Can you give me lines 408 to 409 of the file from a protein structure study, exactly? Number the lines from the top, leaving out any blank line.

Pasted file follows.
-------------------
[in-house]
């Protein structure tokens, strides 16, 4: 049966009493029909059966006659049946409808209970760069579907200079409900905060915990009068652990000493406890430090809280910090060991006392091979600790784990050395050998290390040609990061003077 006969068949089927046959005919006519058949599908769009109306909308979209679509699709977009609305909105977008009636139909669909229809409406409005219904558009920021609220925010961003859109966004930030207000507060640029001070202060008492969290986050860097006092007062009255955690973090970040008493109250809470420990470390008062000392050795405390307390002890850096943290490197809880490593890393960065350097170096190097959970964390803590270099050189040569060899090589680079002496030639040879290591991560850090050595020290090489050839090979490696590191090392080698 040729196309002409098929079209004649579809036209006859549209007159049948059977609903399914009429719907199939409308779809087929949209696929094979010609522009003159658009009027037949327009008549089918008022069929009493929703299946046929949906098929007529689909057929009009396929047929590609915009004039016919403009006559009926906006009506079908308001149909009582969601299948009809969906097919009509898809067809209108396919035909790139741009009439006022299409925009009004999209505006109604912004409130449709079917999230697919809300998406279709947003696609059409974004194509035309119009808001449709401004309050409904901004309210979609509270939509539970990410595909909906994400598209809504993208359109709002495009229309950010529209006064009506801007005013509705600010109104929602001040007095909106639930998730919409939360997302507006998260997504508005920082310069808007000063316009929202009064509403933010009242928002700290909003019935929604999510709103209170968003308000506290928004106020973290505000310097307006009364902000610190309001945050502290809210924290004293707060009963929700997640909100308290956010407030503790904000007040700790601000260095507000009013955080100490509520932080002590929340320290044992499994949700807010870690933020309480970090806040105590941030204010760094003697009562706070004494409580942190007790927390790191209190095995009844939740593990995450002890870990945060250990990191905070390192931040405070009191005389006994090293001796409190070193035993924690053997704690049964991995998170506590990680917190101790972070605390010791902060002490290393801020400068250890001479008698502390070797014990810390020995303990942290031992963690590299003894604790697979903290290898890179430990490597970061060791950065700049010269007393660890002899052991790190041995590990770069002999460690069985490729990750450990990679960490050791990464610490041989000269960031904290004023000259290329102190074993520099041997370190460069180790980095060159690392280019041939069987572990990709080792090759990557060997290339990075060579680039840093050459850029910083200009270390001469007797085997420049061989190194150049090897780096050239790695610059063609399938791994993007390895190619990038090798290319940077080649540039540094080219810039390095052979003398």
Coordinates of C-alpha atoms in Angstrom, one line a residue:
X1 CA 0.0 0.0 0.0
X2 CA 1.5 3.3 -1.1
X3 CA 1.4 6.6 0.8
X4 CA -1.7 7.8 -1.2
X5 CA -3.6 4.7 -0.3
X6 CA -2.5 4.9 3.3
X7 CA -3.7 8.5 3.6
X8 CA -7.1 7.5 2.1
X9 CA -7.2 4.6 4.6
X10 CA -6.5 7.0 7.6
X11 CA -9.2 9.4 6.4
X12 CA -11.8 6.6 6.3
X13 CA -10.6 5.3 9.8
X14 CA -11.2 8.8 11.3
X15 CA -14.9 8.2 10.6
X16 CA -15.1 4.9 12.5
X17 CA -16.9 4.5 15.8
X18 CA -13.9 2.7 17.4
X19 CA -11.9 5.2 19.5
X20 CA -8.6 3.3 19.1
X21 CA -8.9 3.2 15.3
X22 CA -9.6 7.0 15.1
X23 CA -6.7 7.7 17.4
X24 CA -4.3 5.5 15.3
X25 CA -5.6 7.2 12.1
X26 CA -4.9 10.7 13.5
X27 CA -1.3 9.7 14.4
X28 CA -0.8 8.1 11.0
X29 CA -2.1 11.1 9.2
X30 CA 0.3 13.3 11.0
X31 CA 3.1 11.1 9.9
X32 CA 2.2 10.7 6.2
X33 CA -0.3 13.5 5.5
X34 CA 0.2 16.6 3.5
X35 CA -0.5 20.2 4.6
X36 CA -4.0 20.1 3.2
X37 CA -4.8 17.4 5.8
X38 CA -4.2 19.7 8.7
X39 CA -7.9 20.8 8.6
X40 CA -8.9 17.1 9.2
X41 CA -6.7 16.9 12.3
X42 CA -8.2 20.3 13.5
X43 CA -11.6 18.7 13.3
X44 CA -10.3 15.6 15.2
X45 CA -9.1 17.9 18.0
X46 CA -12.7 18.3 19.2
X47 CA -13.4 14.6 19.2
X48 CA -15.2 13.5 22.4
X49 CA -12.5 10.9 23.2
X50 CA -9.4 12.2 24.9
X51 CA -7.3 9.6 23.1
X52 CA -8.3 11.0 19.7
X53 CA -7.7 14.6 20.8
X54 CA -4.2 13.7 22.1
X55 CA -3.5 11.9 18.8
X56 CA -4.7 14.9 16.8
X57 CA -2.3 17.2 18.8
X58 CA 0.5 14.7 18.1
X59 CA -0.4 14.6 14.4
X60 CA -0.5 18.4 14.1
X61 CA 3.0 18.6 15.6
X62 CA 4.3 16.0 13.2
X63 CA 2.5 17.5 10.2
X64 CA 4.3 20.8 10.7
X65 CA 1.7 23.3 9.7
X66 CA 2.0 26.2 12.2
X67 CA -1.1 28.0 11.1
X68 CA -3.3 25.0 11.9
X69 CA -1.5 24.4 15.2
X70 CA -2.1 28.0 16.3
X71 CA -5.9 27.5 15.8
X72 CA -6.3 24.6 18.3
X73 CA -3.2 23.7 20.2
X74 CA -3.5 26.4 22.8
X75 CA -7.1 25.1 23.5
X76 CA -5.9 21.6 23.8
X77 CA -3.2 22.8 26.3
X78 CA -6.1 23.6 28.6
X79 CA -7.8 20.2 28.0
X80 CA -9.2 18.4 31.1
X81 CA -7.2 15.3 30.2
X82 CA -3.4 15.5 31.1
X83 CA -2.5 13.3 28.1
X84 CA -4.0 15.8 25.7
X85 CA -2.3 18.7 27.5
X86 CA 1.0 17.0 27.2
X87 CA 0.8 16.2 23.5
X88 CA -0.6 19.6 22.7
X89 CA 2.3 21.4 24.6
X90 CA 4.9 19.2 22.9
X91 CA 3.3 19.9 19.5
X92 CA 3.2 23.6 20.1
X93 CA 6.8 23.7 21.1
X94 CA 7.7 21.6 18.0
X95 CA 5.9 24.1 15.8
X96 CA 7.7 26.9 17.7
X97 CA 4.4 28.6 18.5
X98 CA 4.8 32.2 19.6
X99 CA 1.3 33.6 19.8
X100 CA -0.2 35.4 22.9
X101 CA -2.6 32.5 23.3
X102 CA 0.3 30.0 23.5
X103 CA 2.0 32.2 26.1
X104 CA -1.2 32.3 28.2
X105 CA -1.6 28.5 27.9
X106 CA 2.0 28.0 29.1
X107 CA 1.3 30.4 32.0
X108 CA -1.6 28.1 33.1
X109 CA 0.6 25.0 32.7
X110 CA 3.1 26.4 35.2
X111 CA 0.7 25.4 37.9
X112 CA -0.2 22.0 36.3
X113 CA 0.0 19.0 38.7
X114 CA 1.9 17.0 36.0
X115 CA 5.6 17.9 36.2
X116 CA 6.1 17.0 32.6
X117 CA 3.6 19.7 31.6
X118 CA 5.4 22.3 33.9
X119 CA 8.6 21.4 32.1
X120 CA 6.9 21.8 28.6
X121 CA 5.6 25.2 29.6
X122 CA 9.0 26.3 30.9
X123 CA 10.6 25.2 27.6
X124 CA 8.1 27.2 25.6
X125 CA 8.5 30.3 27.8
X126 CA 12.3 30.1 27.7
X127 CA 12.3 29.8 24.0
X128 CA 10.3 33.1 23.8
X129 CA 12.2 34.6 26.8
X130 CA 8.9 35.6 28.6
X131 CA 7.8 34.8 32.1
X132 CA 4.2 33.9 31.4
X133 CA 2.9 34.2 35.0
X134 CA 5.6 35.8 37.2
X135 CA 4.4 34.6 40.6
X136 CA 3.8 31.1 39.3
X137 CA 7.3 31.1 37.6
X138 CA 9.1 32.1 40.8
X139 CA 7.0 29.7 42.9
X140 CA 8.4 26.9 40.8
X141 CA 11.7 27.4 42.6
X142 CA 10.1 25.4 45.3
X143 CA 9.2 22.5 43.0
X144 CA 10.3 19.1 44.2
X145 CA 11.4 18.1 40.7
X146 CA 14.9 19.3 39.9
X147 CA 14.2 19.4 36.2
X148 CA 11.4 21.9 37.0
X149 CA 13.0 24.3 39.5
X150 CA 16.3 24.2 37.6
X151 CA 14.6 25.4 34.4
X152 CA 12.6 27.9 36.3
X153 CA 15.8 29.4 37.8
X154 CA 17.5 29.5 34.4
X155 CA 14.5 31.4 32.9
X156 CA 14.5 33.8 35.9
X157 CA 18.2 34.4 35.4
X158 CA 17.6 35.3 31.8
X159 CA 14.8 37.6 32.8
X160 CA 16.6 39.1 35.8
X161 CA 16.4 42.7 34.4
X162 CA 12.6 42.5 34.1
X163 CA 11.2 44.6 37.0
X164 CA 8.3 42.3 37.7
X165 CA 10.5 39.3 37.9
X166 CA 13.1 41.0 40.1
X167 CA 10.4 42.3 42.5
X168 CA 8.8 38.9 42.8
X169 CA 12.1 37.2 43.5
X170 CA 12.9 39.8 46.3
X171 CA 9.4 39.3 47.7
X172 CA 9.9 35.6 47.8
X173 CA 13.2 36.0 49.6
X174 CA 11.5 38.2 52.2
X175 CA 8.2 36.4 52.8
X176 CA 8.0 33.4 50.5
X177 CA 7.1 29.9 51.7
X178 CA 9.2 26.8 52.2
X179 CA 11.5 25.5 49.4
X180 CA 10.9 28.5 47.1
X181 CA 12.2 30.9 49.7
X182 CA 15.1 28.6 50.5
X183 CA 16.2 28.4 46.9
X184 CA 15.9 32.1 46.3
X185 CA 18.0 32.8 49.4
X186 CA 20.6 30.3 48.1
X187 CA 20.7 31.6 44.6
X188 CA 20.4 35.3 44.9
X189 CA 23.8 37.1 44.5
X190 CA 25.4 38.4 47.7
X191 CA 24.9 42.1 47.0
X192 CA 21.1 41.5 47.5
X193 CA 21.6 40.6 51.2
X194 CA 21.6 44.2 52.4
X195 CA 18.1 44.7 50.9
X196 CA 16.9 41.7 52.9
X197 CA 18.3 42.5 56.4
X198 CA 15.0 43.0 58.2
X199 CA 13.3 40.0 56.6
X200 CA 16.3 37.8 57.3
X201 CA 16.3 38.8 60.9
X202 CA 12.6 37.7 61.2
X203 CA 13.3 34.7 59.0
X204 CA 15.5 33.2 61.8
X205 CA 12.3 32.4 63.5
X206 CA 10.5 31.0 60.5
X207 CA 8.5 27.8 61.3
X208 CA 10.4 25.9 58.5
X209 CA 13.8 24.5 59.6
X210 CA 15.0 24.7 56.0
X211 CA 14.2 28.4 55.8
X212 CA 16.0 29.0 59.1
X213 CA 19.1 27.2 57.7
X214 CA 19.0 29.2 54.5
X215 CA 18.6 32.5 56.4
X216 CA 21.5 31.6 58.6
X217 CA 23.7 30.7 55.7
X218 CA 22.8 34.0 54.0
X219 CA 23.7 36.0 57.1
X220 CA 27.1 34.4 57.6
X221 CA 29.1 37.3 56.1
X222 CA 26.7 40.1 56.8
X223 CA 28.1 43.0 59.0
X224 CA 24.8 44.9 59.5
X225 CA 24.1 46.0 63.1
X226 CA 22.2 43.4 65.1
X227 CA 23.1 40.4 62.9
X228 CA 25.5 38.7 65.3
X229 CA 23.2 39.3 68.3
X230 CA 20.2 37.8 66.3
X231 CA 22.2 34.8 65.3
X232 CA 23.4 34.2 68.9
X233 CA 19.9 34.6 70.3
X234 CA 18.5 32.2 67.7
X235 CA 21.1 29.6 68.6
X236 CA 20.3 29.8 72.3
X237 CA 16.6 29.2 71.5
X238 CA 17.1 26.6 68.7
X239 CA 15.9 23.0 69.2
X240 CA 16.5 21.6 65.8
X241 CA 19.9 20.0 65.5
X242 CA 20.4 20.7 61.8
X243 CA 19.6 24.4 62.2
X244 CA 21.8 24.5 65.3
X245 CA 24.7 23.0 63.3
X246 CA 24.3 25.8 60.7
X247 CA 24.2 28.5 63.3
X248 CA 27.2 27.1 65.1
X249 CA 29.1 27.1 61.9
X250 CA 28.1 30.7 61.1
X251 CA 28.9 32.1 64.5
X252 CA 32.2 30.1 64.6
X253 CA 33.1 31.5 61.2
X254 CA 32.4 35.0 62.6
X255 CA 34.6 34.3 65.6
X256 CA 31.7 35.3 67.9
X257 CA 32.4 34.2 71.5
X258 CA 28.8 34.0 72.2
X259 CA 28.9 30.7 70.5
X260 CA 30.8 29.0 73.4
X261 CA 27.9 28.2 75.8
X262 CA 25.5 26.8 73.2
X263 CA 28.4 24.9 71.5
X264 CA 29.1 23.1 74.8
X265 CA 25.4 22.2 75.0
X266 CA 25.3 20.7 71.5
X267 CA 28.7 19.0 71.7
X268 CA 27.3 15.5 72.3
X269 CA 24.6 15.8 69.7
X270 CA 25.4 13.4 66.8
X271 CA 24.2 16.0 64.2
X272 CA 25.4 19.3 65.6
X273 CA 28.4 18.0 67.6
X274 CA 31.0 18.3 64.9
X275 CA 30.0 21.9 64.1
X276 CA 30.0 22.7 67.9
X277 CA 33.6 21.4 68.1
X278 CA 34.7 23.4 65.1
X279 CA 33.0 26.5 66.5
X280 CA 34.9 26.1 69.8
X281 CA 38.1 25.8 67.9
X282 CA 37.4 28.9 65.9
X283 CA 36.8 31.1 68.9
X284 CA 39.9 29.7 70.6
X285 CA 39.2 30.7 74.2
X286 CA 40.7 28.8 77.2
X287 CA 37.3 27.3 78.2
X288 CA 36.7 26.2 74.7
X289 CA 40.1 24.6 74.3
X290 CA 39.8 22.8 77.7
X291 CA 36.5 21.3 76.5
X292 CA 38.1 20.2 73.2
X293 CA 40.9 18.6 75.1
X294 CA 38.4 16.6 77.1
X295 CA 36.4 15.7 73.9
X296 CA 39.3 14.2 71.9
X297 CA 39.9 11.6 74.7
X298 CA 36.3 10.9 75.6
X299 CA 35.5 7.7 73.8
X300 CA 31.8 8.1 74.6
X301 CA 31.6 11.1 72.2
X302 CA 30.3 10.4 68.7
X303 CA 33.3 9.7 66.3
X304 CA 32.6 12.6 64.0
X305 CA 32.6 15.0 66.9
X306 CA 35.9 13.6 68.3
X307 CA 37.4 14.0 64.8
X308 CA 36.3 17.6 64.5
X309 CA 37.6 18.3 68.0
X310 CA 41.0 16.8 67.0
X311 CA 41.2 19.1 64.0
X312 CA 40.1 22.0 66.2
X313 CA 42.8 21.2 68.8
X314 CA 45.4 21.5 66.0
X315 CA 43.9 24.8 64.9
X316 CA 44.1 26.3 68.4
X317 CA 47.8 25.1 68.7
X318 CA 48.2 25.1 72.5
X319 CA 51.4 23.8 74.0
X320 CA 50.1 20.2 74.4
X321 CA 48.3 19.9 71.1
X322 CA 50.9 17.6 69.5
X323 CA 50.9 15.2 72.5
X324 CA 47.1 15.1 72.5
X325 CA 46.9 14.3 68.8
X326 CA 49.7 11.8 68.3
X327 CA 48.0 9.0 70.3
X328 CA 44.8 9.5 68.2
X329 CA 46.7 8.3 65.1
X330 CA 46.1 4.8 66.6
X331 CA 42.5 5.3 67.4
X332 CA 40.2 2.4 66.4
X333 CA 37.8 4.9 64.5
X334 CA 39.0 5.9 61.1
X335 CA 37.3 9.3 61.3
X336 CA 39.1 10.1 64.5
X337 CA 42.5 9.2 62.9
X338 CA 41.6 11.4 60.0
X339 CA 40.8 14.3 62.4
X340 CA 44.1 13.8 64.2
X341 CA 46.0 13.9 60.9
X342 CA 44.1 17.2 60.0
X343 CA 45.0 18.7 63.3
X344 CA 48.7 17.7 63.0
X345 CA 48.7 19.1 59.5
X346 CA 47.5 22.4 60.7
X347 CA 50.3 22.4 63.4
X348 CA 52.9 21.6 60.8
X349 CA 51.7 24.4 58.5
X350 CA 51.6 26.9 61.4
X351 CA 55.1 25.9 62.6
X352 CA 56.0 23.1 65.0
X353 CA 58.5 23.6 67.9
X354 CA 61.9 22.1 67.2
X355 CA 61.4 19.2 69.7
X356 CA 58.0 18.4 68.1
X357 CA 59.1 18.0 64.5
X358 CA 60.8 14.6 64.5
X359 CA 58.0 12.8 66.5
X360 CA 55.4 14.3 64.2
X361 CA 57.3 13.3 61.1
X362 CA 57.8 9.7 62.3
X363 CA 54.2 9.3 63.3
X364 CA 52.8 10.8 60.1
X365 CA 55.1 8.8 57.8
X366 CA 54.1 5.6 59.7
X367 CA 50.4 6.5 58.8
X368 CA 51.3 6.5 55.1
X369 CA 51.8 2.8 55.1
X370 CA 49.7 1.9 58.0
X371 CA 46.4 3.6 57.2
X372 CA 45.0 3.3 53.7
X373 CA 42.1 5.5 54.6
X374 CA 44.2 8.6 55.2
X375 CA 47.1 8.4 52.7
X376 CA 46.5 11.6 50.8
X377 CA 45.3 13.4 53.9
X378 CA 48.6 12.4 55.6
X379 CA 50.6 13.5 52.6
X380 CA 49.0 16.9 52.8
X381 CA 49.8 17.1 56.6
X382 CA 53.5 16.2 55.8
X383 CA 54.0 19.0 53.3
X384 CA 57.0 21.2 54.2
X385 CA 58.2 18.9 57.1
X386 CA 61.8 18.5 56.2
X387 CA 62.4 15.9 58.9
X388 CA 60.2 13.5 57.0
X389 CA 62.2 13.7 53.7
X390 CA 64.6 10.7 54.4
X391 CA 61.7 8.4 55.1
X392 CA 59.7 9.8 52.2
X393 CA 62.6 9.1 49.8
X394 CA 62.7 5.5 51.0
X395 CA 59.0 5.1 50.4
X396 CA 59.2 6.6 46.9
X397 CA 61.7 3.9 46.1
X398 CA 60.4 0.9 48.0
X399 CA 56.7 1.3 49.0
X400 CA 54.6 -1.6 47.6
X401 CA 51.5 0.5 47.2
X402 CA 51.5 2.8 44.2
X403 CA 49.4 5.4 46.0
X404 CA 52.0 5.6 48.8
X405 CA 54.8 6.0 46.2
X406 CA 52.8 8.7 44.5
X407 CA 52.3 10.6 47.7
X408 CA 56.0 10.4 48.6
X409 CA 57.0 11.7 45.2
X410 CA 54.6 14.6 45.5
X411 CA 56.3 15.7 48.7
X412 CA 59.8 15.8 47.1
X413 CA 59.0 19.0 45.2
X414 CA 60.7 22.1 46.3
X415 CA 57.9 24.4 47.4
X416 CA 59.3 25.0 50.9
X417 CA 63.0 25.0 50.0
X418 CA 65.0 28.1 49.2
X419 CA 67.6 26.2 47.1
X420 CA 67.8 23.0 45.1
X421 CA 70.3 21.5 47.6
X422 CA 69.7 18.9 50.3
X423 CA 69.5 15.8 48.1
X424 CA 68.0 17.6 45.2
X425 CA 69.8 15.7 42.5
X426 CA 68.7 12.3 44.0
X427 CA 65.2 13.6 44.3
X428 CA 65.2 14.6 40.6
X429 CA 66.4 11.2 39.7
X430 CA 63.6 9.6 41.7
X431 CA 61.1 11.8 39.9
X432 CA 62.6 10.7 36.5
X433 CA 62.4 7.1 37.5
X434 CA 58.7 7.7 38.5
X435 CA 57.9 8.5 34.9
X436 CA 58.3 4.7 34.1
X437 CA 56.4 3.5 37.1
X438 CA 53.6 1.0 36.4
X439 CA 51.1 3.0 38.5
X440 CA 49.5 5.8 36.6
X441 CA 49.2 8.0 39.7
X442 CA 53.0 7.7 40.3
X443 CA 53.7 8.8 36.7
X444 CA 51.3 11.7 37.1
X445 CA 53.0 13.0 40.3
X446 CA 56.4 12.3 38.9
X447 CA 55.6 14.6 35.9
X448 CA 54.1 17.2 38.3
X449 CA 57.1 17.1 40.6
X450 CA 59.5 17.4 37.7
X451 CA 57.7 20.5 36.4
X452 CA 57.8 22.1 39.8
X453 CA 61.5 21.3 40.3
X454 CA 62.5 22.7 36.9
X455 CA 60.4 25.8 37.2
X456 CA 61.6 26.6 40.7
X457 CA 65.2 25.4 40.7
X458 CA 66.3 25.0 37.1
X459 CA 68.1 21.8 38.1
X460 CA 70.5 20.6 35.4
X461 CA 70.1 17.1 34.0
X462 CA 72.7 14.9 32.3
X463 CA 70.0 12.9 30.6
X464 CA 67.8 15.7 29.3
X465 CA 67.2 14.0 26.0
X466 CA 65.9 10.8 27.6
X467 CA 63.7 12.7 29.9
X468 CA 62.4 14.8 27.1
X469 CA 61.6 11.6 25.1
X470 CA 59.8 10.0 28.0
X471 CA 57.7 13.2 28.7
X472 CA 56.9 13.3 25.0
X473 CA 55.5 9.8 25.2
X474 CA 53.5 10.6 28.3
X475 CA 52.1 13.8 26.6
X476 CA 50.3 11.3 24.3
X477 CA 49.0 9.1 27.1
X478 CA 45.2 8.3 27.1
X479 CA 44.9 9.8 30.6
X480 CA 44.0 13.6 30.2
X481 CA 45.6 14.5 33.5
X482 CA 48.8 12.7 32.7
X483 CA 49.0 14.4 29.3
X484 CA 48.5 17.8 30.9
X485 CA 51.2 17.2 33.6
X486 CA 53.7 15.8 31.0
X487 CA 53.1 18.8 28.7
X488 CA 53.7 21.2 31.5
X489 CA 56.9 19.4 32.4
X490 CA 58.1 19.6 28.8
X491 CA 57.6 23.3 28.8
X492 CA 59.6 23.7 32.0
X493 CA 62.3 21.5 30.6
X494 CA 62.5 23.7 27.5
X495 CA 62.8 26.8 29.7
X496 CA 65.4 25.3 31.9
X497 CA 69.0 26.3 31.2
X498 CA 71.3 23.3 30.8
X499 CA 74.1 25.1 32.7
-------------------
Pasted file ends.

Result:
X405 CA 54.8 6.0 46.2
X406 CA 52.8 8.7 44.5